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What a Google Search Won't Tell You About Premenstrual Dysphoric Disorder

Editor's Note

If you experience suicidal thoughts or live with an eating disorder, the following post could be potentially triggering. You can contact the Crisis Text Line by texting “START” to 741741.

I used to never talk about premenstrual dysphoric disorder (PMDD). I guess when you “win the lotto” you don’t really want to talk about it because there’s always a stigma around these kinds of things, around any kind of mental illness at all.

PMDD isn’t talked about a lot anyway though, which also makes it harder for those of us who do have it, to be open about it. No one I know, except for one person, even knew what it was when I mentioned it. It’s awful. It’s a terrible thing to go through. And here are all of the reasons why that WebMD and Google won’t tell you:

1. It’s like PMS on overdrive before your period.

For four days (if you’re lucky, for some people it’s longer) before your period comes, it’s like experiencing PMS in overdrive. Irritable times 10, uncontrollably crying for no reason at all, hating life, and so many other symptoms. Just think of all of your PMS symptoms and then imagine amplifying them. It’s scary. Terrifying, actually.

2. You aren’t yourself with PMDD.

I mean this literally. You don’t feel like yourself. You don’t act like yourself. You look in the mirror and you don’t see yourself. It’s like you’re on the outside looking in and screaming, “What is wrong with me?” Four days (or more) later, you’re like, “Oh, there I am. What happened? Why me?”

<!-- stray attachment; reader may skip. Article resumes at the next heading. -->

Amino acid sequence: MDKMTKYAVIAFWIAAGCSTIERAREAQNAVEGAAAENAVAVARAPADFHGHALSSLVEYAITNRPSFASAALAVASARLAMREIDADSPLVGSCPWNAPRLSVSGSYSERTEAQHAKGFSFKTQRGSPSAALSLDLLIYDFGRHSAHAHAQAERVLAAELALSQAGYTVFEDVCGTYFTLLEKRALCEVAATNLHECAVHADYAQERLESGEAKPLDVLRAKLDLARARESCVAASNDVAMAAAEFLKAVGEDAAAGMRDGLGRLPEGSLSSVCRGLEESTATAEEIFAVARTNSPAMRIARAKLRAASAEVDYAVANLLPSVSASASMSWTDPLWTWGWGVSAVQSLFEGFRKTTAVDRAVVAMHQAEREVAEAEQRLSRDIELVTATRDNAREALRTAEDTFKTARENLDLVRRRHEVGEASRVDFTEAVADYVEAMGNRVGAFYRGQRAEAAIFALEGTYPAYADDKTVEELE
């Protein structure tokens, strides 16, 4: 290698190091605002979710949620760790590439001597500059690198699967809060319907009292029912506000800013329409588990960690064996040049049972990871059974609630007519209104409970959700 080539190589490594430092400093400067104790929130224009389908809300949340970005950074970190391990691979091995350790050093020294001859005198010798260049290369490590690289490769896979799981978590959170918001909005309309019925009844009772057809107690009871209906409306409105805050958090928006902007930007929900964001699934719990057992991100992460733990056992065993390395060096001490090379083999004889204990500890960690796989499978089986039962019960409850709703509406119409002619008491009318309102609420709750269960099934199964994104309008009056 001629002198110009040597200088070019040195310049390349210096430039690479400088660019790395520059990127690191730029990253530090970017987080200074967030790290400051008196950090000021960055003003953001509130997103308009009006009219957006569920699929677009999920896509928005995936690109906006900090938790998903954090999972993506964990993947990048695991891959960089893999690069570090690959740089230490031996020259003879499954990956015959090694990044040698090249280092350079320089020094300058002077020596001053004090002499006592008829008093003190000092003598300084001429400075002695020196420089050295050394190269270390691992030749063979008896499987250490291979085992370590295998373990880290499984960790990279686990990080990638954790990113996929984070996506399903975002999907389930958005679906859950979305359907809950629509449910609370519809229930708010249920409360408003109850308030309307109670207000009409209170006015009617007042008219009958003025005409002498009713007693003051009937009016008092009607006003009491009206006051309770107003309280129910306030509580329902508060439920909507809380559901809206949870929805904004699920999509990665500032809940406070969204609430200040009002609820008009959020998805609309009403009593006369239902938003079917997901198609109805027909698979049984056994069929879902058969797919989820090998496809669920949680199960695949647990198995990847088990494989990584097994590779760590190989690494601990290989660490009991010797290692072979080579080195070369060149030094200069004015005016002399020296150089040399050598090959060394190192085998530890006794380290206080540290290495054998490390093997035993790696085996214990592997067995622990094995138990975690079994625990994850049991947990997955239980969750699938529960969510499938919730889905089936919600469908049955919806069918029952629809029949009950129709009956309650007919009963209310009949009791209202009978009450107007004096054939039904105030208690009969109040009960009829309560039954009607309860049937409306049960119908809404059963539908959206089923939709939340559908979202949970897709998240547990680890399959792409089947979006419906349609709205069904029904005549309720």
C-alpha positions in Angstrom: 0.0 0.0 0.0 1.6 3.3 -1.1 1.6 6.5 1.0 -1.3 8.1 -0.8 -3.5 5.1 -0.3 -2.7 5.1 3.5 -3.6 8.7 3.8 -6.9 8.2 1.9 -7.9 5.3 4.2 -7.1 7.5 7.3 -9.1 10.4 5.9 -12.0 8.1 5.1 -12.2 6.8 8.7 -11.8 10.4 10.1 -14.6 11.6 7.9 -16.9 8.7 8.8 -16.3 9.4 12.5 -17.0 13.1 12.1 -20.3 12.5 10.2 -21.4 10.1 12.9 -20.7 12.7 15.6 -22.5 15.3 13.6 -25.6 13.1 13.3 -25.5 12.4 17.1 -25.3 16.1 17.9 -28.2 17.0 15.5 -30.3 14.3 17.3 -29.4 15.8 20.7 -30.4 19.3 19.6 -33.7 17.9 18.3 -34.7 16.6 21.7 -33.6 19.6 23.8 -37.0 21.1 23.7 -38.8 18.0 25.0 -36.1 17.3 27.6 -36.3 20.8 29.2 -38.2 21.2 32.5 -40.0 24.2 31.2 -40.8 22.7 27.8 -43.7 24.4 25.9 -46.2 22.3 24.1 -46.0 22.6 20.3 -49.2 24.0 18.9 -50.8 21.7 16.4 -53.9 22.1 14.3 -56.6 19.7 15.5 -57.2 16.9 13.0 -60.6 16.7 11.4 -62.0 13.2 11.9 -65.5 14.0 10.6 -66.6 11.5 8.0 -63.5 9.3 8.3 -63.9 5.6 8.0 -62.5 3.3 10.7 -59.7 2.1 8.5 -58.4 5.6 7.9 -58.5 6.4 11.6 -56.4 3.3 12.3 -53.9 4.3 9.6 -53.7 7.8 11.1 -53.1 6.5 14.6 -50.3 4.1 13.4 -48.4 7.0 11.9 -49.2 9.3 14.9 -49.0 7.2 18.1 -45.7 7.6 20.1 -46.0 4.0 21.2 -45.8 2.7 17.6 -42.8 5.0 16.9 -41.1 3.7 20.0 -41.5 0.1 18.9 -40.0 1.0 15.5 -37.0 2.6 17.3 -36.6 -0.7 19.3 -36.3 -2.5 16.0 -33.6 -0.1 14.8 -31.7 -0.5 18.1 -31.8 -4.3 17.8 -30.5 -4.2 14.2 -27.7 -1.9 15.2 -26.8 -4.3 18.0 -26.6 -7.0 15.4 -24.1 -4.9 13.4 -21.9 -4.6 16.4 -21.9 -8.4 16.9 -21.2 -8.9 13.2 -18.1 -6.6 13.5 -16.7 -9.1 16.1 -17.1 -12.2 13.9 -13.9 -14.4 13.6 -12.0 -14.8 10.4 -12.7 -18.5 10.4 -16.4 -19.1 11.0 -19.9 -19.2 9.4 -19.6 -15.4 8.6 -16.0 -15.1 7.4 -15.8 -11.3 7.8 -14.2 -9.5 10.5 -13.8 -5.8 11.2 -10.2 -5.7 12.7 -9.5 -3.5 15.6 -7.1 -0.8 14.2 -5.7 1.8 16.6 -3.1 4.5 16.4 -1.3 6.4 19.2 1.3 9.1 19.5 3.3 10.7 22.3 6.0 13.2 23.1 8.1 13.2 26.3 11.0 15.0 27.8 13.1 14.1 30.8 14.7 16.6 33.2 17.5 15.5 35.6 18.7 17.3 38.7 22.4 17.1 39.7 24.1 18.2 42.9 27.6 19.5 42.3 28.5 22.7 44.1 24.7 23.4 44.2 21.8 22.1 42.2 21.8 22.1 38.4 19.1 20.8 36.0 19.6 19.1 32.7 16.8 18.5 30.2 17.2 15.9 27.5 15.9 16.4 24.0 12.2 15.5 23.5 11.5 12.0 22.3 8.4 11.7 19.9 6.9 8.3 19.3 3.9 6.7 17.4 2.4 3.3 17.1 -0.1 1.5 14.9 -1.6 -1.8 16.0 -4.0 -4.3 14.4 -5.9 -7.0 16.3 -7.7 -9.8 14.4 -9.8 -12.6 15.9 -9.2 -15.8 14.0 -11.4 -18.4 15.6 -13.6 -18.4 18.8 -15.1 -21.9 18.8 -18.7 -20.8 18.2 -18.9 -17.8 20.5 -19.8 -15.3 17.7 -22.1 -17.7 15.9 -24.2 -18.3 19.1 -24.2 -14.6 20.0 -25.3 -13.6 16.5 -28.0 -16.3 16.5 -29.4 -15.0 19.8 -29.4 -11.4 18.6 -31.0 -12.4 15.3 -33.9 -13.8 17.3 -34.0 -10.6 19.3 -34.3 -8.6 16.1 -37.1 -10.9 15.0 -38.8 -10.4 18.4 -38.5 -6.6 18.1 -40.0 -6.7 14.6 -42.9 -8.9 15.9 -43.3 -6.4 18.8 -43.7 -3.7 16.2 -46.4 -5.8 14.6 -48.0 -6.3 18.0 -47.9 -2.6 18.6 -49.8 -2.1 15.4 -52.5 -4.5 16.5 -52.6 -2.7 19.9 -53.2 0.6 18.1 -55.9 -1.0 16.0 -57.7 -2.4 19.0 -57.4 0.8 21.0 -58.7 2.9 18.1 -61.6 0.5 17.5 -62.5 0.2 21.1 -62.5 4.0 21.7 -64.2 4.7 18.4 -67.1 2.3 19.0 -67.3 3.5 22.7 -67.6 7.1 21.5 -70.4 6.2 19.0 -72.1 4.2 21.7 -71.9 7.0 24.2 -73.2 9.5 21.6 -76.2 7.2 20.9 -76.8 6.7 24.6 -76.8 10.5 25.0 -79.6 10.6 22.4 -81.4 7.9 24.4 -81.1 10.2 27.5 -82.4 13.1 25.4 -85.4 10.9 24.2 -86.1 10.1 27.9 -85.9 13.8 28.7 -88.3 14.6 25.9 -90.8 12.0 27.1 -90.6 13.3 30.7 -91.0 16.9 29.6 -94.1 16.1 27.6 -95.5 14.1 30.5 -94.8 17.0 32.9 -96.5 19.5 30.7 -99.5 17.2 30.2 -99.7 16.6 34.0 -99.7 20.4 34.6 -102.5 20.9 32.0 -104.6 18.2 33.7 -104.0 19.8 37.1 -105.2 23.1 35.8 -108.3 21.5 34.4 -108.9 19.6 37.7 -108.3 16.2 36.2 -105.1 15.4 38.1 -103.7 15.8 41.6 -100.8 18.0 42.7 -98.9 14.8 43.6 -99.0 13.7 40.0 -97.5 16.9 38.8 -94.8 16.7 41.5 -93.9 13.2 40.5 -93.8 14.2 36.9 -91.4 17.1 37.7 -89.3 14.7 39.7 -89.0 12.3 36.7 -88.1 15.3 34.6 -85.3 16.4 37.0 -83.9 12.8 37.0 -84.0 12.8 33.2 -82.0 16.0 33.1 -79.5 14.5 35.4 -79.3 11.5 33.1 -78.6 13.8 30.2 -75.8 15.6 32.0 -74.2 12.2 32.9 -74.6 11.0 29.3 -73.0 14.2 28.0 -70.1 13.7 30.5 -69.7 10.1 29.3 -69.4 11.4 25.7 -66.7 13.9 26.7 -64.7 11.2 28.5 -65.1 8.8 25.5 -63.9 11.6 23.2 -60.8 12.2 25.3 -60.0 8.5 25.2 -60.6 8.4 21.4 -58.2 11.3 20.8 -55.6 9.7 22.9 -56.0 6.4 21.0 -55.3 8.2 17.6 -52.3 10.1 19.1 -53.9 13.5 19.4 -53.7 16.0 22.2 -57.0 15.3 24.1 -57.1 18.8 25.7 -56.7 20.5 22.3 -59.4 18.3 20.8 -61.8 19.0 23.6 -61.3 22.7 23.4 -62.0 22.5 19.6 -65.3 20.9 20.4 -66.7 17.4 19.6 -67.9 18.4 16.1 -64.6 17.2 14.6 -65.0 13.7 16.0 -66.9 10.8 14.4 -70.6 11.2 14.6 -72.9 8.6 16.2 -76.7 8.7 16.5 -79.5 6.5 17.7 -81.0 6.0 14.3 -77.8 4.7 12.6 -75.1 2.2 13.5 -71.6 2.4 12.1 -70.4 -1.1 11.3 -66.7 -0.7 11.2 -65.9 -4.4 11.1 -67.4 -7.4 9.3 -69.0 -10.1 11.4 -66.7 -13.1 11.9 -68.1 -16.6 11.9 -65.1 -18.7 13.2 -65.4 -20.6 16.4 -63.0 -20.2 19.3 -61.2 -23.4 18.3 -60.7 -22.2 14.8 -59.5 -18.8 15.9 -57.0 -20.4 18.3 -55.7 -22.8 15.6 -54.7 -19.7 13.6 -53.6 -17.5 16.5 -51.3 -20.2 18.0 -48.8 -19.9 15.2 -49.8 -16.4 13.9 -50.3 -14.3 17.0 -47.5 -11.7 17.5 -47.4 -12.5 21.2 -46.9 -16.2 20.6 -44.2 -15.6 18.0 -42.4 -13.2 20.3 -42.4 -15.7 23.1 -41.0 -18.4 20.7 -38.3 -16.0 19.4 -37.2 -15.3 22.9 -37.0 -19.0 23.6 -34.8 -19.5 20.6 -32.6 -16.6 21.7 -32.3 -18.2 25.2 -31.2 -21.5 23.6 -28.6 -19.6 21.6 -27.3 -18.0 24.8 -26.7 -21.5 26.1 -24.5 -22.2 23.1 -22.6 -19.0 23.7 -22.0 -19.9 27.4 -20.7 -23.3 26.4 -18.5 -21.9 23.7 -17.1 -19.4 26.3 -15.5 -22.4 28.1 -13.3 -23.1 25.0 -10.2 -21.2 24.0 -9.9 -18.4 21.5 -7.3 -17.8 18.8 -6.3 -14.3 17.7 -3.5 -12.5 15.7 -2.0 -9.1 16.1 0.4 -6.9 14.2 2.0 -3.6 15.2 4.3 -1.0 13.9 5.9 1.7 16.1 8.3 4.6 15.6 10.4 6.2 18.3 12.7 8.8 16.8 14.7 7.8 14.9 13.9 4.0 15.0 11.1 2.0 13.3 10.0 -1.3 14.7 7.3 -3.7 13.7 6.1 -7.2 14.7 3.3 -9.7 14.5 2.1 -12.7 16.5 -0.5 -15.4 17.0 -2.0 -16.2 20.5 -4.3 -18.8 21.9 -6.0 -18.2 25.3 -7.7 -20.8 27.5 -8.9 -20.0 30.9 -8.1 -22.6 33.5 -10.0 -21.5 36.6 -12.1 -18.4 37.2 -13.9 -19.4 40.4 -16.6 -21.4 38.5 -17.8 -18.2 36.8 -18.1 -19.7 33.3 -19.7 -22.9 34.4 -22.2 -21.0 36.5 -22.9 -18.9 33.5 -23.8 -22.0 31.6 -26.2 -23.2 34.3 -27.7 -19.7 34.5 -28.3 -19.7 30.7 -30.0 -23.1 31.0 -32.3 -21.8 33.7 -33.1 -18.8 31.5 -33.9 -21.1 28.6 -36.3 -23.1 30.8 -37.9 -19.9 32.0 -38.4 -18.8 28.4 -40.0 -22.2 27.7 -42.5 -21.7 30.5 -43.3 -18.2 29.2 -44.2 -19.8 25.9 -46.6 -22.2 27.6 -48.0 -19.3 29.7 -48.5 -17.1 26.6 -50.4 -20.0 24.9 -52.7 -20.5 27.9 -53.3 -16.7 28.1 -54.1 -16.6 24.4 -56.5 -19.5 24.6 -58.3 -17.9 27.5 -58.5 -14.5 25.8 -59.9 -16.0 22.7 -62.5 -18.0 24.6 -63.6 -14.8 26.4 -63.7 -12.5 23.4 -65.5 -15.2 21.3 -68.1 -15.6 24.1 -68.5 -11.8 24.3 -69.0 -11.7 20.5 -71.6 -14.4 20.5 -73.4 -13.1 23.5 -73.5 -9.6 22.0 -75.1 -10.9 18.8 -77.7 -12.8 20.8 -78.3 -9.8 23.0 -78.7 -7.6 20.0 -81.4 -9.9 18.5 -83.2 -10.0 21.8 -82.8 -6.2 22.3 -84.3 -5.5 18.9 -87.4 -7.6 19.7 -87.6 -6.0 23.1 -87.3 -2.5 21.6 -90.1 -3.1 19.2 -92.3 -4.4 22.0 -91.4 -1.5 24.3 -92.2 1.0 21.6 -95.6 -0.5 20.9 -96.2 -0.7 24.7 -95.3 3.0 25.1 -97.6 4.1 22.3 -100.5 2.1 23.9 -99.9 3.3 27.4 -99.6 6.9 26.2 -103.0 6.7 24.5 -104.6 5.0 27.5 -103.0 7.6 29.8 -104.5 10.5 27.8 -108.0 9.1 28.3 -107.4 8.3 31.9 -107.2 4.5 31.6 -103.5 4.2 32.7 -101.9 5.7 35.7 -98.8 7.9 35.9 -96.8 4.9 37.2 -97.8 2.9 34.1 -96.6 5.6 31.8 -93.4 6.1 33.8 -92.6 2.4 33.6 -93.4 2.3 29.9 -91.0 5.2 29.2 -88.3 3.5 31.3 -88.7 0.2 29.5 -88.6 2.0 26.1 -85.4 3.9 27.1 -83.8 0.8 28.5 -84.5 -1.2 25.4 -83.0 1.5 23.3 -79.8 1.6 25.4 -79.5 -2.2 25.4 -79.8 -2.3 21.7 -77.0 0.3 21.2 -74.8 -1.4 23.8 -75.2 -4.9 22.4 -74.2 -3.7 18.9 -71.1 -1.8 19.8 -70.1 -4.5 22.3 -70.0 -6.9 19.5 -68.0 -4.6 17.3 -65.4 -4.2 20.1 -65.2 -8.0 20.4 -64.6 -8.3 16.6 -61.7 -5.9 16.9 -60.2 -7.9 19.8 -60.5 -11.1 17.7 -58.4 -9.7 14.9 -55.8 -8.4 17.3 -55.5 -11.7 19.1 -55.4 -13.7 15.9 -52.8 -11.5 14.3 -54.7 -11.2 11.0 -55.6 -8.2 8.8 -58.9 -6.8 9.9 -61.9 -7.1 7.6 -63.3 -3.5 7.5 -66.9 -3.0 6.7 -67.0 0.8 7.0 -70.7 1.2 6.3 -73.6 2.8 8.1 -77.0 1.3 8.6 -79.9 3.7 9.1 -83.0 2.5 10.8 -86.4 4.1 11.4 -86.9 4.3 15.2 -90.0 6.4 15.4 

3. The lows are really low.

There were times where I felt so low I didn’t think I’d make it to my 37th birthday. It was even worse being in a state where, at the time, I had no friends, and I didn’t have any support. My husband wasn’t supportive. My family wasn’t supportive. I was alone. I pulled myself out of those really dark places alone and the only reason I’m alive today is because of my two kids, and honestly, that’s it. (Side note: if you’ve ever pulled yourself out of something so dark like this, I’m proud of you. Because doing that is hard, especially alone.)

4. It’s “supposed” to only last a year and a half, sometimes only a year.

You have to track it for months to even get the diagnosis at all while you’re feeling like you’re losing yourself and who you are as a person. You have to figure out your triggers, what helps expend that negative energy, and what you can do to minimize the symptoms. It’s exhausting. Imagine doing this as a parent or a stay-at-home mom. Running to and from all the time. I was tired. Even if you’re not busy 24/7, it is still a mentally exhausting thing to go through. It’s still physically draining.